Dave Cameron rolled out his annual trade value series on Fangraphs this week. His stated goal of the project is to determine which players would command the biggest return in a trade if their current team were to make them available. Combining projected future performance with contract status (both dollars and term) properly values the players’ trade value. Age, injury status, and position (pitchers riskier than hitters) were also accounted for. This is a ranking of the top 50 assets in Major League Baseball.
All but 5 teams were represented on this list. The purposely losing Houston Astros. The Ruben Amaro-led Philadelphia Phillies. The GM-less San Diego Padres. The albatross-infested (Verlander and Cabrera) Detroit Tigers. And the New York Yankees. Not only did the Yankees fail to make this list. They also found themselves on Cameron’s top-5 anti trade value list, the 5 worst contracts in baseball. Alex Rodriguez was number 3 on the list due to the fact that he’s old (almost 39), suspended (Biogenesis), and grossly overpaid ($61 mil owed through 2017). He’s 6 home runs away from another $6 million. Dave opines that he would be black-balled out of the league a la Barry Bonds due to the baggage and under-performance if he was a free agent right now and that the Yankees would have to eat $67 million for another team to take him off their hands. It could have been worse as Mark Teixeira‘s contract (2 years at $23.125 mil per year) just missed the top-5 cut as the contract nears its end and Tex is at least healthy right now. CC Sabathia‘s contact also likely just missed this not-top-5 list. These long-term contracts for players on the wrong side of 30 almost invariably go bad.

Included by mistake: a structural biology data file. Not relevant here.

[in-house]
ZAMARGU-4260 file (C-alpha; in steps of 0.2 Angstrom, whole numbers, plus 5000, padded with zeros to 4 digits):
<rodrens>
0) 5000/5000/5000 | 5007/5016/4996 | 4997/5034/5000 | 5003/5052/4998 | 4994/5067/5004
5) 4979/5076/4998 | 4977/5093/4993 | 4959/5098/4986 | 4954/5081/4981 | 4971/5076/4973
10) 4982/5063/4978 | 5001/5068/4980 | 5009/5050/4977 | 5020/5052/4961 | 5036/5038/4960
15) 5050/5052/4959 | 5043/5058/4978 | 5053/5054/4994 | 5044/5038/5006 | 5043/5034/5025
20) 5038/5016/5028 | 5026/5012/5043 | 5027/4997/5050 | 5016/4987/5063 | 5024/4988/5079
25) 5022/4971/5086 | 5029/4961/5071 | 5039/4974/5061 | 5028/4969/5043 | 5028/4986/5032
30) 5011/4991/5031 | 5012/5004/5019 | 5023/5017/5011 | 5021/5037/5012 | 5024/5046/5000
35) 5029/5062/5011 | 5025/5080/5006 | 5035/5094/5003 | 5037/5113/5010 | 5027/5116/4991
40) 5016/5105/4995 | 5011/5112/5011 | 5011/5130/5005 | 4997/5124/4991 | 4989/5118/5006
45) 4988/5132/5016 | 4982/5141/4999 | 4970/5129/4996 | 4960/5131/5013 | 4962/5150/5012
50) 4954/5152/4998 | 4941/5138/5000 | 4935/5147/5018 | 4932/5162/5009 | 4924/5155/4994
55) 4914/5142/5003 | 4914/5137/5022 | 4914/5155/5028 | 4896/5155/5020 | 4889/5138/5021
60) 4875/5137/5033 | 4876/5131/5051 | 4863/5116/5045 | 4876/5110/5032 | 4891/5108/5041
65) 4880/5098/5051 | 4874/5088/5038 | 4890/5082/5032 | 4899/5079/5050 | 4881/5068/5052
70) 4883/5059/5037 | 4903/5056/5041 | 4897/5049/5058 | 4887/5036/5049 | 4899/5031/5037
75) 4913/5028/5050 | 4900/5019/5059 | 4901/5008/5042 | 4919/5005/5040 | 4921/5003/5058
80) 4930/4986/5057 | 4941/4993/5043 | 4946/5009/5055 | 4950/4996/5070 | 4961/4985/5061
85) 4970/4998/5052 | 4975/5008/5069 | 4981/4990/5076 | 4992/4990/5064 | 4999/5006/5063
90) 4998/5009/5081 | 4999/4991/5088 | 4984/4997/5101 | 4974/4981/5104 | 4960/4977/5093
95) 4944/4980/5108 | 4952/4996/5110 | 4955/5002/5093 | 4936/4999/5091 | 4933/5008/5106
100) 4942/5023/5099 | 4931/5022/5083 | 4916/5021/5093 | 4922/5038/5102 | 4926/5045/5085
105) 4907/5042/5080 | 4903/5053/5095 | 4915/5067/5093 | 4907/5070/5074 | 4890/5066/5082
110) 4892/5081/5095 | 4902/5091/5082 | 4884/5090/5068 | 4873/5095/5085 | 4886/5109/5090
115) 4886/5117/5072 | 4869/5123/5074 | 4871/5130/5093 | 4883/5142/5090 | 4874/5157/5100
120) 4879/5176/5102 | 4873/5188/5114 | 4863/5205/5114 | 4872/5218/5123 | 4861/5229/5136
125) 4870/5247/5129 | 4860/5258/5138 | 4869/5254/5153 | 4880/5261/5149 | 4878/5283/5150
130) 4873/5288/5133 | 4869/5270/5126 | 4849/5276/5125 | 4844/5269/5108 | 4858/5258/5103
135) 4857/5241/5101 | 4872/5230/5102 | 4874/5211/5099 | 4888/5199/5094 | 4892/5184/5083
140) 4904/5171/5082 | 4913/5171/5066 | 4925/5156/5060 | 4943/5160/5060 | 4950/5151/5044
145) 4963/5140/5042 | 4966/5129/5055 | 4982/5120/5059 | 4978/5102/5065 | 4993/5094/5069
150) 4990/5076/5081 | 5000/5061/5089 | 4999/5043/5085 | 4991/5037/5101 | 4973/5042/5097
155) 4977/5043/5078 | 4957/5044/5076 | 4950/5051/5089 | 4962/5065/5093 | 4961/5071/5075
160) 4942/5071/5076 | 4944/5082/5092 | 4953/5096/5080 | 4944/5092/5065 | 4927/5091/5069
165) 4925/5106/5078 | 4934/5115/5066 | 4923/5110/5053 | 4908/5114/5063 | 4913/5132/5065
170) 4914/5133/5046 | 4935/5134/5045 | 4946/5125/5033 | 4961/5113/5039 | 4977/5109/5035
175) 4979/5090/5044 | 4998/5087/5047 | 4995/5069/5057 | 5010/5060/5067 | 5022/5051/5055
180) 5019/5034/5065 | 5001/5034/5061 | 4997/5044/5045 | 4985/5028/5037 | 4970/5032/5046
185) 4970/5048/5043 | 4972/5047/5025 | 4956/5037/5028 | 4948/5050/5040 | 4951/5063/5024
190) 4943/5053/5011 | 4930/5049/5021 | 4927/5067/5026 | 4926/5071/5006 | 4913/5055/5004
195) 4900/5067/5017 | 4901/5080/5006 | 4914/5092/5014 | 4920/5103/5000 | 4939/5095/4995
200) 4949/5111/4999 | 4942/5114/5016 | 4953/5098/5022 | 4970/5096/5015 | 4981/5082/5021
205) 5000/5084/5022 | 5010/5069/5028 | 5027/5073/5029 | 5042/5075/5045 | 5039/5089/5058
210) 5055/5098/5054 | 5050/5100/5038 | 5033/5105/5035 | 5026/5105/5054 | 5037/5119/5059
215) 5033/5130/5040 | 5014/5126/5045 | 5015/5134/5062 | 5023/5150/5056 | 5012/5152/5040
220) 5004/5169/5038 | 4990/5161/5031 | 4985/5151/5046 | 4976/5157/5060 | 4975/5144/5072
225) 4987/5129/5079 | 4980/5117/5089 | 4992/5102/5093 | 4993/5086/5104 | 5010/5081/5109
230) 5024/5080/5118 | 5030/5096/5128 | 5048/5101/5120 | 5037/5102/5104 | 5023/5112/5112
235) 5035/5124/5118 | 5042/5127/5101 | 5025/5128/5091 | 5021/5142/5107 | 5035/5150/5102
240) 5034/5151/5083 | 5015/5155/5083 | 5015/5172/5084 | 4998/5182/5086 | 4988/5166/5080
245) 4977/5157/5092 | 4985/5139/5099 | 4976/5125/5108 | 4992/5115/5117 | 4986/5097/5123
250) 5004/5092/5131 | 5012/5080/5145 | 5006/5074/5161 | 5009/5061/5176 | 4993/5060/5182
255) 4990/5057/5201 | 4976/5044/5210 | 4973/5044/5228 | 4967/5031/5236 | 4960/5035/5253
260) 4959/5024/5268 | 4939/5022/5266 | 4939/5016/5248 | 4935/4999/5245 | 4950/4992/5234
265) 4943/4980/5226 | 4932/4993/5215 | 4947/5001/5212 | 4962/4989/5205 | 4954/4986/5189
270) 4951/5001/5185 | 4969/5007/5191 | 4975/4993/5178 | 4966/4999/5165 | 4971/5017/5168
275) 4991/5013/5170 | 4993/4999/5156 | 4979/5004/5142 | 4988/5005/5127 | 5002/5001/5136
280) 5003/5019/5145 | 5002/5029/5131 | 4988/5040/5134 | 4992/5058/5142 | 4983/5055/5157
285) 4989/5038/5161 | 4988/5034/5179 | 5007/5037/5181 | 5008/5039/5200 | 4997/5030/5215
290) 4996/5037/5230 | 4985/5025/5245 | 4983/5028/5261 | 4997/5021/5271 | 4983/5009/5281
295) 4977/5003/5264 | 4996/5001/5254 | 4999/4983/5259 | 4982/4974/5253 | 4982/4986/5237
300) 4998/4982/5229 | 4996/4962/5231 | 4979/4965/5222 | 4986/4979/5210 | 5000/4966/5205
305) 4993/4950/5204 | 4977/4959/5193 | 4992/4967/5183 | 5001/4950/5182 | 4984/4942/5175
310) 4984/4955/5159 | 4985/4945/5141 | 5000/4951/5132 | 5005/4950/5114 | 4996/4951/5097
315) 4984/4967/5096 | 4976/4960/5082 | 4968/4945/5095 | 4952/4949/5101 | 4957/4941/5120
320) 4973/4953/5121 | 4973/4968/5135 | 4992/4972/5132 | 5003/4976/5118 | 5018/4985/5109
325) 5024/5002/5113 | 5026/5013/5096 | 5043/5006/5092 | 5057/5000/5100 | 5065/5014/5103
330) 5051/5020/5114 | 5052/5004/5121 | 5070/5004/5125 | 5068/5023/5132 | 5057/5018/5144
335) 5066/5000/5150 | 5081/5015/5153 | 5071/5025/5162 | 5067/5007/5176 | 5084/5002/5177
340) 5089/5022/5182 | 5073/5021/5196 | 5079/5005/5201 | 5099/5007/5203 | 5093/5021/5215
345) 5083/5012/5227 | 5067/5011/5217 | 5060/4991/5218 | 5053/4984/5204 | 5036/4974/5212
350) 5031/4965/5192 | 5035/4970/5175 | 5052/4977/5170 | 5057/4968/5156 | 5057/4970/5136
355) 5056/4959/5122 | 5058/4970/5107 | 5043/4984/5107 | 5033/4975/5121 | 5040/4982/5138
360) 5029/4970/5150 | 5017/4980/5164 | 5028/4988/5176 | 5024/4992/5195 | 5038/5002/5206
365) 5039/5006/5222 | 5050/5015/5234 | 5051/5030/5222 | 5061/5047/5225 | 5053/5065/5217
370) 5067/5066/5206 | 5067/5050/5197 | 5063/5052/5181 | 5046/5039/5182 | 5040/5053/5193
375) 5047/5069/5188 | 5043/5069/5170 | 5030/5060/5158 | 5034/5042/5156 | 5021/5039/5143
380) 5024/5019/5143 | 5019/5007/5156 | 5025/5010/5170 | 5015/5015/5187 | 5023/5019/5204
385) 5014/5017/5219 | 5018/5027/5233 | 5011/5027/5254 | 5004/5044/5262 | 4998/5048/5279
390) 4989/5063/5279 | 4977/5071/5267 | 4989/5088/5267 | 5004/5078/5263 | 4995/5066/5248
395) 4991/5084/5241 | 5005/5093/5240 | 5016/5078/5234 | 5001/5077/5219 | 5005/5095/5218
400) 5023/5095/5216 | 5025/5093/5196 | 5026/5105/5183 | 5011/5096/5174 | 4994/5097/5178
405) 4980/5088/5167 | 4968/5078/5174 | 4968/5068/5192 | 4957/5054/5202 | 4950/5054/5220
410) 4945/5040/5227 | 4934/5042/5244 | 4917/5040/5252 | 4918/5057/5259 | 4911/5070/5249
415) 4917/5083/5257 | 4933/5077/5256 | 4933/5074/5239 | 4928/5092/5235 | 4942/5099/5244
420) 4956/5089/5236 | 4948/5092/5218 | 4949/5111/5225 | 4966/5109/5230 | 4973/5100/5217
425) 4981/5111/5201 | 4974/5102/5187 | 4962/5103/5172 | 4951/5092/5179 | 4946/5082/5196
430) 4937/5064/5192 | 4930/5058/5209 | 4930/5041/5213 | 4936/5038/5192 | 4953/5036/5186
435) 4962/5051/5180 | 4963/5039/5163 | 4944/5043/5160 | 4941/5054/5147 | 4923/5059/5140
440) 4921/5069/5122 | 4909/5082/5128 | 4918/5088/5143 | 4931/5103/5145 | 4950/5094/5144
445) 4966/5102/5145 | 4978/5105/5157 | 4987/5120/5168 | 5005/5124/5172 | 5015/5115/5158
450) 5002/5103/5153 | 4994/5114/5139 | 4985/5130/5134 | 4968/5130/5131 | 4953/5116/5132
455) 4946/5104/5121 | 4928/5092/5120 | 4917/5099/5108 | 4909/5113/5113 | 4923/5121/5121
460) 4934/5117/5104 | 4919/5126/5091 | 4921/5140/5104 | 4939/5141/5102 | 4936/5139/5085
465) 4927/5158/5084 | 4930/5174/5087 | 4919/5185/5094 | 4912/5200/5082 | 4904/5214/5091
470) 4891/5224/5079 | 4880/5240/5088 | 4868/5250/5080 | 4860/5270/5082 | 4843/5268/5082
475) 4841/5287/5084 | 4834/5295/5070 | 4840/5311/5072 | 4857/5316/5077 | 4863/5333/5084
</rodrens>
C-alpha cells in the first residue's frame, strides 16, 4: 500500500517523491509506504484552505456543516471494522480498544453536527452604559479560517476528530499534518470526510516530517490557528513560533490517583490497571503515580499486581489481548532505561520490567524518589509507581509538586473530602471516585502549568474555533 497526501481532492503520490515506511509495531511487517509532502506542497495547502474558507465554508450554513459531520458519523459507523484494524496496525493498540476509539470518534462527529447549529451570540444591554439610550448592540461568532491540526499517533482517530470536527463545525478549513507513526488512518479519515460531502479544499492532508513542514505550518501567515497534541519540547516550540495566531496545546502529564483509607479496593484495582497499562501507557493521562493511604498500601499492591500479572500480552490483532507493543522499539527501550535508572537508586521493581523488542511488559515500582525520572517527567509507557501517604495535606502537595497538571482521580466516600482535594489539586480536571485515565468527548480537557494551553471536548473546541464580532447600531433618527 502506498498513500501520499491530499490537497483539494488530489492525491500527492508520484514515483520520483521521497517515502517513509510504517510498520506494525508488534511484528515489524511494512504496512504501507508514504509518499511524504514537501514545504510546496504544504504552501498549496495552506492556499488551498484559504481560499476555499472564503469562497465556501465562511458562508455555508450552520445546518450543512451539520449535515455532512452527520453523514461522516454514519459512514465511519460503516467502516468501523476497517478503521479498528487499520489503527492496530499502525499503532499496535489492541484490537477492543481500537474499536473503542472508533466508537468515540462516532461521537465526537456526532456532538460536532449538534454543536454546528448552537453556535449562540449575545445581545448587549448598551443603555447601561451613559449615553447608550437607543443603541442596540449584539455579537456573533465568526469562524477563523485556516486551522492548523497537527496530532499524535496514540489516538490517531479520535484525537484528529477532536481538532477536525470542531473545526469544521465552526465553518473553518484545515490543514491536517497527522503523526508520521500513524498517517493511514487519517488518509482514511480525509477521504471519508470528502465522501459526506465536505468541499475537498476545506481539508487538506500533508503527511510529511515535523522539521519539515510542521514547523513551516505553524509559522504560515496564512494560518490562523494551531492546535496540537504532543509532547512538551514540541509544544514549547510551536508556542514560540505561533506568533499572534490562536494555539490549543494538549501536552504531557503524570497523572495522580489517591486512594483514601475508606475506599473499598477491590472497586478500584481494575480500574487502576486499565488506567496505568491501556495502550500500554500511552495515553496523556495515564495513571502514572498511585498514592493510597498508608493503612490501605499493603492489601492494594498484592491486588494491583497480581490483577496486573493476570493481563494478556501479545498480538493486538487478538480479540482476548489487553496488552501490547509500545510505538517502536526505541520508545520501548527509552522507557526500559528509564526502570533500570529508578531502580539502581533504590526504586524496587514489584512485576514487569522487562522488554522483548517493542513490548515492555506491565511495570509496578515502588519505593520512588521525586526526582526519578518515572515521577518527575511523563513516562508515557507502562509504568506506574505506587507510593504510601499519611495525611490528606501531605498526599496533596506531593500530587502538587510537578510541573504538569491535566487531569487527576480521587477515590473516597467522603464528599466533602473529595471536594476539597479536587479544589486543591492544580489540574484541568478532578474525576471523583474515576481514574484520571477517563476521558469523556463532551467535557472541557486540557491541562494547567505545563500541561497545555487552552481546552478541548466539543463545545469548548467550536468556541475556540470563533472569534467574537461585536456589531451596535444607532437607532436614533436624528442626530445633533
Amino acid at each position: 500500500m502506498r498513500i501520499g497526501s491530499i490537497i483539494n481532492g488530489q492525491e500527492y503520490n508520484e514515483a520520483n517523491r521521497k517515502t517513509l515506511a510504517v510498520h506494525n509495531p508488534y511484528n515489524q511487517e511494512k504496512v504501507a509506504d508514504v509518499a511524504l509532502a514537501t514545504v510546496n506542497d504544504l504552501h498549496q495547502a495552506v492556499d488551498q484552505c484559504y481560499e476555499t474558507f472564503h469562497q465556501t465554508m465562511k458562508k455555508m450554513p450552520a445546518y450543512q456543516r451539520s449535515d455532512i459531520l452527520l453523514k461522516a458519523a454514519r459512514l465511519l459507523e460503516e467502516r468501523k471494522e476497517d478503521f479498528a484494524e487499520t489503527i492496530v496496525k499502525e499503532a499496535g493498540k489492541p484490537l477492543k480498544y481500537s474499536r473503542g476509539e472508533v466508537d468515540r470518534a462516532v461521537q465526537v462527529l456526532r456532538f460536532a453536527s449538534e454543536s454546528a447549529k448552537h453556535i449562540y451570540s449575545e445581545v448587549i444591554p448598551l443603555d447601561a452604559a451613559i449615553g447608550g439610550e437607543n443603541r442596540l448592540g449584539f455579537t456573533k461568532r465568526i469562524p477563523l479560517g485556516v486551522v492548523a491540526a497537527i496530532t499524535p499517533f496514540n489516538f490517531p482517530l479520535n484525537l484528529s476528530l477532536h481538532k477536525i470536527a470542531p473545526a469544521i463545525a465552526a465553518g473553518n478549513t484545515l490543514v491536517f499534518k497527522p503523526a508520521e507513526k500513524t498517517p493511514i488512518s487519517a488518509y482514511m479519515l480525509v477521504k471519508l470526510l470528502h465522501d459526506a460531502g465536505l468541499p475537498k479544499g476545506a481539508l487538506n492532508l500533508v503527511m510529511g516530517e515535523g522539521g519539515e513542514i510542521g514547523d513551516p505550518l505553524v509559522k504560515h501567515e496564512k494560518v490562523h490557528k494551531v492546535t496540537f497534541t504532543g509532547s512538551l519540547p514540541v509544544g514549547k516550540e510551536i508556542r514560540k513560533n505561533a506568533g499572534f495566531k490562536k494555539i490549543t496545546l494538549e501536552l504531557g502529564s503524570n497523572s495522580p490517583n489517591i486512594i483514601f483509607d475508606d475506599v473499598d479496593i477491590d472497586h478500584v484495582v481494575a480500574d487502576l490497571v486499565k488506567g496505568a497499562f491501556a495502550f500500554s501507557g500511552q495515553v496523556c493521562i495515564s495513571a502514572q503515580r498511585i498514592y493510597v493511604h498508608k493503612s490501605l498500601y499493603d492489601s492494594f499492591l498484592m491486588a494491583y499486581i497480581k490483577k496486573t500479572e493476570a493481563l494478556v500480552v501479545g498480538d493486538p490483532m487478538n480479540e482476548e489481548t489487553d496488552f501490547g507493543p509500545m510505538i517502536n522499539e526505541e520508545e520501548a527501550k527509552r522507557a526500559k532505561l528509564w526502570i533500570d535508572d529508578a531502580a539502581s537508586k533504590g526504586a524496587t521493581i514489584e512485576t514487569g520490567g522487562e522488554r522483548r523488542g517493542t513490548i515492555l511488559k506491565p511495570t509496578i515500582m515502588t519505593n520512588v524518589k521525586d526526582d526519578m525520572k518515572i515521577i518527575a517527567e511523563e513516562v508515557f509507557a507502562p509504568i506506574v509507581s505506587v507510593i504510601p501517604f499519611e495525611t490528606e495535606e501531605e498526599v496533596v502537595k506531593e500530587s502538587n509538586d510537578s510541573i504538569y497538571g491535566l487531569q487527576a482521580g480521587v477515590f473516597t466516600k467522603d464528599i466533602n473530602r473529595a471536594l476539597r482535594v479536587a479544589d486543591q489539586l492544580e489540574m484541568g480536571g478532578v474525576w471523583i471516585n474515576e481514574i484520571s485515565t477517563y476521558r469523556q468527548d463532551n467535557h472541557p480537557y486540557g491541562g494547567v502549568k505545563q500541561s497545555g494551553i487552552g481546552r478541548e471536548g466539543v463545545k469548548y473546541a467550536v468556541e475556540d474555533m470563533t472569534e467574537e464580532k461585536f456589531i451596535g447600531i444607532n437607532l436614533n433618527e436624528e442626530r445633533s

The lack of a Yankees player on the top-50 trade value list boils down to 2 things. 1) The Yankees don’t have any superstar player signed to a below market deal. 2) They don’t have any elite prospects in the top minors ready to crack a big league roster and command only pre-arb and arbitration prices while granting 6 (or 7) years of team control. The closest they have to a very valuable contract is Masahiro Tanaka. The AAV might be slightly under market value for this caliber of pitcher, but the player opt-out after 2017 limits the upside for New York (if he’s good he opts out and if he’s bad or hurt then the Yankees are stuck). Oh, and he currently has a partially torn UCL. Brett Gardner‘s contract is nice, too, but there’s still not enough surplus value to be top-50 in the game for a player on the wrong side of 30. The Yankees can continue to tread water the next few years by paying market rate (or above) deals in free agency to offset the fact that the farm system hasn’t given them much since the late 90s. To find themselves on this list the Yankees will have to draft and develop better as it’s very hard to find great value in free agency or through trades.